I have to admit that I fell a little behind on Day 1, partly because my arms got so tired of being careful when maneuvering the chainsaw and shaping and cutting and shaping some more that I took a longer lunch break than the rest. But also I think my arms are really just not in shape for holding and facilitating a chainsaw all day! Just after the scheduled six hours of Day 1 Arne called us to stop even though I think all five of us students felt like our bears needed more work. I think the good news is that we all got a lot accomplished and what that morning was ‘just a log’ was slowly but surely transformed into a sort of bear by that afternoon.
Day 2. Carve an Owl.
Over dinner the previous evening we all talked Arne into beginning day 2 with a demonstration of his carving prowess. After all, this is what the students are interested in seeing! It takes the whole class about five hours with all the stops and starts and going step-by-step to carve something that takes Arne a mere 15 minutes. Yep, we timed him. His owl demonstration took a mere five minutes to block it out quite well and really be recognizable as an owl, and another 10 minutes to add the finer details such as a face with eyes and beak, nicely rounded head, feathers,shaped and finalized tail-feathers, and lastly the claws holding fast to the log. Really, it was incredible.
One thing that I have always enjoyed is watching people do something they’re really good at. Whether it’s watching someone roll and toss fresh pizza dough, or watching Brad mix paint expertly, or watching someone who is driving a bus. When a person moves effortlessly with their tools, with their medium, and within themselves it can really be a mesmerizing experience. Watching Arne create this owl as he danced around the log with his chainsaw fit into this category as well. He is very fluid and comfortable with the machine, something that -at least speaking for myself- did not feel like the case for most of the two days. Oh sure, I started feeling much more comfortable with it after the first day, and I found myself less scared of hurting myself and more interested in making sure I didn’t over-cut the sculpture as I got into the shaping end of things. But for me the appearance of fluidity and comfort was fleeting at best. It was something attained for just a small moment over the course of the two days.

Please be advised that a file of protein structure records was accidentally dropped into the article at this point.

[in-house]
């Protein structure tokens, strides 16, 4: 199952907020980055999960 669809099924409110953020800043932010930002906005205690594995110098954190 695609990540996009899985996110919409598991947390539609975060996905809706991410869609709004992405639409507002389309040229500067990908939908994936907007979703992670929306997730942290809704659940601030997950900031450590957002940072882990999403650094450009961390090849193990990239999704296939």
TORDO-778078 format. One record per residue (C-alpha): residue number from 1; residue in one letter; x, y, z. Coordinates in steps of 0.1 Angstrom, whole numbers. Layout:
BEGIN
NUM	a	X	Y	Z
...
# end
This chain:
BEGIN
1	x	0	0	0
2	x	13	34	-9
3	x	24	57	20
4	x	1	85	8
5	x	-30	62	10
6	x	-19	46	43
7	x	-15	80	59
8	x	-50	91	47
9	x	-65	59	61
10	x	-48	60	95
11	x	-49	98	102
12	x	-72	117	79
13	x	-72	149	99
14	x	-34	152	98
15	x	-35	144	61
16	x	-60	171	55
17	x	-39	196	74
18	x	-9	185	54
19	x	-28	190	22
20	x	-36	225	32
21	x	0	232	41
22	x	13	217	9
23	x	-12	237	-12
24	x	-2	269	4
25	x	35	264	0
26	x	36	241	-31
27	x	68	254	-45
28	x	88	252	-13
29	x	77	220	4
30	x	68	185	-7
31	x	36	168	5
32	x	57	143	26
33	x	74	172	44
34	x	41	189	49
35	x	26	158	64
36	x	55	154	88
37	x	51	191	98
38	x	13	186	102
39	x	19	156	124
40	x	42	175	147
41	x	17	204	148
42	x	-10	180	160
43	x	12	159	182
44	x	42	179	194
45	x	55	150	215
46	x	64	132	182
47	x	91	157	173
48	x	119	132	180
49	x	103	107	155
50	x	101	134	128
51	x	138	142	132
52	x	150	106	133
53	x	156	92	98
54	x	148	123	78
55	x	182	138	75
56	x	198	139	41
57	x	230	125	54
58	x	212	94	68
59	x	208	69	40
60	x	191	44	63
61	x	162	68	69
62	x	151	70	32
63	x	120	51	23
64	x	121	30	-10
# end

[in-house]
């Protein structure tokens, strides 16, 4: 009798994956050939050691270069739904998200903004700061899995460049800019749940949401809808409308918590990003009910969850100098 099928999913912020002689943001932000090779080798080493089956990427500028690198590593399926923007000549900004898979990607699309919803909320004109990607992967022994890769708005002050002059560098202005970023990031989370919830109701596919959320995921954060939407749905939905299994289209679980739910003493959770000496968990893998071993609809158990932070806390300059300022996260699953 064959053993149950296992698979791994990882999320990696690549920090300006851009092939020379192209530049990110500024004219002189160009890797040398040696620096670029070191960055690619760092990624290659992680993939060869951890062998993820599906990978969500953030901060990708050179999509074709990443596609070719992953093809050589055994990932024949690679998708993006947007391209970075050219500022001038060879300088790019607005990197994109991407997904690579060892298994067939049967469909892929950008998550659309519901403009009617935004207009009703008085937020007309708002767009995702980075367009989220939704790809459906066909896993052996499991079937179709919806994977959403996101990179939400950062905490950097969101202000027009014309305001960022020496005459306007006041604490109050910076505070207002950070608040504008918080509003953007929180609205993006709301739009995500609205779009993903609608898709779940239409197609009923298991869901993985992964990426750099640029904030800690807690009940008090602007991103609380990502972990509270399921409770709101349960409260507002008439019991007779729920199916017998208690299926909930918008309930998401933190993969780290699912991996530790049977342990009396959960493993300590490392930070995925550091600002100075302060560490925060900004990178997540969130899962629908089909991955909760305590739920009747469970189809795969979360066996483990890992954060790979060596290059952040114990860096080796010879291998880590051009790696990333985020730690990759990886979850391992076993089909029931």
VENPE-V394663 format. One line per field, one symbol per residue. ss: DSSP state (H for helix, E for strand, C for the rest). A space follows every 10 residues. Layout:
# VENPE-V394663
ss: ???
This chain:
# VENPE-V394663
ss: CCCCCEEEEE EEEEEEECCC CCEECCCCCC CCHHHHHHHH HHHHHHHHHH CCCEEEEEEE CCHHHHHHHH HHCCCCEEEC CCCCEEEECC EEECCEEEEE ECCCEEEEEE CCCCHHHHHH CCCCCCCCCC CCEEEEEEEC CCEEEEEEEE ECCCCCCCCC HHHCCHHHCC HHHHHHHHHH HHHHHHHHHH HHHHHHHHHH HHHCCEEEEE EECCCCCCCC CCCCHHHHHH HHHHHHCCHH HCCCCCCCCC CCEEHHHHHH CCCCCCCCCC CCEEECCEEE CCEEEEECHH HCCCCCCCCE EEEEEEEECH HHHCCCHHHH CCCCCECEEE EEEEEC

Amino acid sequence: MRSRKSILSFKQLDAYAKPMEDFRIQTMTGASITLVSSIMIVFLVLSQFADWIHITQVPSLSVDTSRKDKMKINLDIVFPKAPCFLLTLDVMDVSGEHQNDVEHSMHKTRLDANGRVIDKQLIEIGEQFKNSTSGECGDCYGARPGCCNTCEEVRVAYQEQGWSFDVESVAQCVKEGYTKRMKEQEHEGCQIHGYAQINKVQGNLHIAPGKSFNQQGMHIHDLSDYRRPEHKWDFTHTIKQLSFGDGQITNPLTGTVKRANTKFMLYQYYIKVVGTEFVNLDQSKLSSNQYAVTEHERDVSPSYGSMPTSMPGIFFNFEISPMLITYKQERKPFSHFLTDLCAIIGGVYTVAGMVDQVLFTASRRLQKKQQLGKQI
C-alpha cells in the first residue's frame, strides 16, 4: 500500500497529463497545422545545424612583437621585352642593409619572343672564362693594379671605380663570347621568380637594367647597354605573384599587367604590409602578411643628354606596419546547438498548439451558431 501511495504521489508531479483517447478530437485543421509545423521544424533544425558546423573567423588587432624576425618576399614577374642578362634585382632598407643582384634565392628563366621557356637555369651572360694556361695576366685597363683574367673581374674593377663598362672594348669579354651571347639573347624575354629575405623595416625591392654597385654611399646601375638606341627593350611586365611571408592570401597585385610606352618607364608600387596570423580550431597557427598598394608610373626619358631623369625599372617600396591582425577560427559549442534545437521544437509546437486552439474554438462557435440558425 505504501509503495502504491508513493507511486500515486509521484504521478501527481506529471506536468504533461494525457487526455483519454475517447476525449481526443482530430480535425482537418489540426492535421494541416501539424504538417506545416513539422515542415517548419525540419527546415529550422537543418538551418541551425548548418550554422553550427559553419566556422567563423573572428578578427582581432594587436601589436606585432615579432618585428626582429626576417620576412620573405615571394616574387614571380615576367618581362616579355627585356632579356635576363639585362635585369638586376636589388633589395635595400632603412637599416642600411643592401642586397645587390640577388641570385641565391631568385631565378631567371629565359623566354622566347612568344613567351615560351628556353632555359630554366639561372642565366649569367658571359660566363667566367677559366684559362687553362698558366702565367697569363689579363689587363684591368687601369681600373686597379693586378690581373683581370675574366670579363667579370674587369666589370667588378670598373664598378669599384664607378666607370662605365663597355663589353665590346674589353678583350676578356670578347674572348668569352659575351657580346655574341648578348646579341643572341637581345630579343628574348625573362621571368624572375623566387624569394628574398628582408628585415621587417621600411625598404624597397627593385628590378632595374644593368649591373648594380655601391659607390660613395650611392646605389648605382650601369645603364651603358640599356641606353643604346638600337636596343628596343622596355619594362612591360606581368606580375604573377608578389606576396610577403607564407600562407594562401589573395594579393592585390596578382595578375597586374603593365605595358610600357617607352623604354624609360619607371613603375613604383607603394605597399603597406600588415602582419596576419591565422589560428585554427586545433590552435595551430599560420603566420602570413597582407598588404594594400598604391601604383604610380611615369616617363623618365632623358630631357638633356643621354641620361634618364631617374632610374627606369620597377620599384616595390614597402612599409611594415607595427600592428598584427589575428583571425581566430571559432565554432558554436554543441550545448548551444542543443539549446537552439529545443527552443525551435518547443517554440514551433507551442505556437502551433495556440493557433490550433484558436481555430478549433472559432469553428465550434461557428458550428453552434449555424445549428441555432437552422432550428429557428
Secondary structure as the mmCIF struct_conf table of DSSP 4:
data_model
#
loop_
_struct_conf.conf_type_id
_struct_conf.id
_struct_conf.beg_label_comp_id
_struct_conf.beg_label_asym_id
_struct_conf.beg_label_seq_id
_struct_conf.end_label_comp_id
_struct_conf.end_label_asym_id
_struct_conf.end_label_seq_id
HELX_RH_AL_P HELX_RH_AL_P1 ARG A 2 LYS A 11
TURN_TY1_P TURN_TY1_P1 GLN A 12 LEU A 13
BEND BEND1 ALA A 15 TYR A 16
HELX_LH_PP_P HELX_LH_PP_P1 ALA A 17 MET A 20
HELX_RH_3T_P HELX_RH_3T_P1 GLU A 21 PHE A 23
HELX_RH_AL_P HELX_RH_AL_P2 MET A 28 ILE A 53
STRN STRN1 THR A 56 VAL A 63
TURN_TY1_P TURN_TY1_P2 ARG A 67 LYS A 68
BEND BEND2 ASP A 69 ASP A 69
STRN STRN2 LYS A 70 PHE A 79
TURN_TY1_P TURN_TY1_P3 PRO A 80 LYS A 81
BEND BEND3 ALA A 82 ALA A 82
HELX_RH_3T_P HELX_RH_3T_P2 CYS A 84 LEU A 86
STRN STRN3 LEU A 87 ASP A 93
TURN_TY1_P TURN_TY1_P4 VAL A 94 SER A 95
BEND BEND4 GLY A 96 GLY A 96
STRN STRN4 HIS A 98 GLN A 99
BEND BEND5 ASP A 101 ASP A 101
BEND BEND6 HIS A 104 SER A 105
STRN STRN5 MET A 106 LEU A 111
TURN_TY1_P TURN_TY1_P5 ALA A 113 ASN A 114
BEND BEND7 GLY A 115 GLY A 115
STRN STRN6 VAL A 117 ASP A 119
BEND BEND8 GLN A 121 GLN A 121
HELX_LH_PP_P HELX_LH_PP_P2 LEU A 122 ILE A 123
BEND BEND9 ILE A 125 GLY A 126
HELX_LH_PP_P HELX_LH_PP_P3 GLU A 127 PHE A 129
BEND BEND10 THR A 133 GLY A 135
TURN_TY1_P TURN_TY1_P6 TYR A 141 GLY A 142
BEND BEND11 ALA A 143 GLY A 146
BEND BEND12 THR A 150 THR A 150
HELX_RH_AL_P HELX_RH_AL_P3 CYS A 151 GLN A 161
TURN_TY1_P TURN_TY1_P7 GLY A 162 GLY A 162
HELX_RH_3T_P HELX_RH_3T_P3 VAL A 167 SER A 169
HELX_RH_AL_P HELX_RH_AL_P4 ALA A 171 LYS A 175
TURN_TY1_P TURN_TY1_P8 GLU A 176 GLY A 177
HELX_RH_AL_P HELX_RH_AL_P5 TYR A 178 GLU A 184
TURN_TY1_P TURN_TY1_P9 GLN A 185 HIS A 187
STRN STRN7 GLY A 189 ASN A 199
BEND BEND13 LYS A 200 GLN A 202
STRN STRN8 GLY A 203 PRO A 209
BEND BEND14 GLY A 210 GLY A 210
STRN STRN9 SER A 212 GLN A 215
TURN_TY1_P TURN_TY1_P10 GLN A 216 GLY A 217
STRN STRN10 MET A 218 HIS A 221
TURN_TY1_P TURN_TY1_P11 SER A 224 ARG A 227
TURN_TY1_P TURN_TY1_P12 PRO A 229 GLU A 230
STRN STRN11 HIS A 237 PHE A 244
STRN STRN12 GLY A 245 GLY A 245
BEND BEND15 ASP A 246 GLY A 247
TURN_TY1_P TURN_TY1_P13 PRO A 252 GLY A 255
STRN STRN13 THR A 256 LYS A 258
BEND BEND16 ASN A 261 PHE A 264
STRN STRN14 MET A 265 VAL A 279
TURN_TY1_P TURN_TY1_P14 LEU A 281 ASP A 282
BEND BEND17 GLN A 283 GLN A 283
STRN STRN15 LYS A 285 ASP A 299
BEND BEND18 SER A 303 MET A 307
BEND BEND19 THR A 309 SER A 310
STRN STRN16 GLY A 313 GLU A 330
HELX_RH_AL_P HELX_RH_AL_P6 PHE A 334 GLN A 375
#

As it was happening though, I noticed and it felt good. There really is a zone where you just kind of commune with the animal-to-be. Does it make me strange to say “hey owl, are you gonna come on through that big log or what?” Or, “hey owl! Sorry about your head, there. Let me see if I can smooth that out in a bit”. I mean, there just has to be an owl personality in there somewhere, somehow. Otherwise, how would all of our owls look so incredibly different? Not only did we of course all have different shaped logs to begin with, but we also have our own personalities coming out as we work on the sculptures, and added to this we all have our varying levels of ability with chainsaws, too.
All in all I would say it was a very cool experience to partake in. Who would have thought that I would ever even create a sculpture with a god-forsaken chainsaw, of all things? I mean, I like art, I enjoy creating art, but with a chainsaw? Never even saw it coming. And you know what? It was really fun, even though difficult in ways. And you know what else? Instead of ship our sculptures back to the US, we might save that shipping cost and invest in a chainsaw when we return stateside and recreate our own bears and owls again to keep as part of the experience.
Thank you to Arne at Askeland Gard. His work and bio can be viewed at www.motorsagkunst.no
His next chainsaw art workshop will be facilitated February 2nd and 3rd, 2013. Please contact him directly using the contact information on the link above if you think you would like to attend. Space is limited.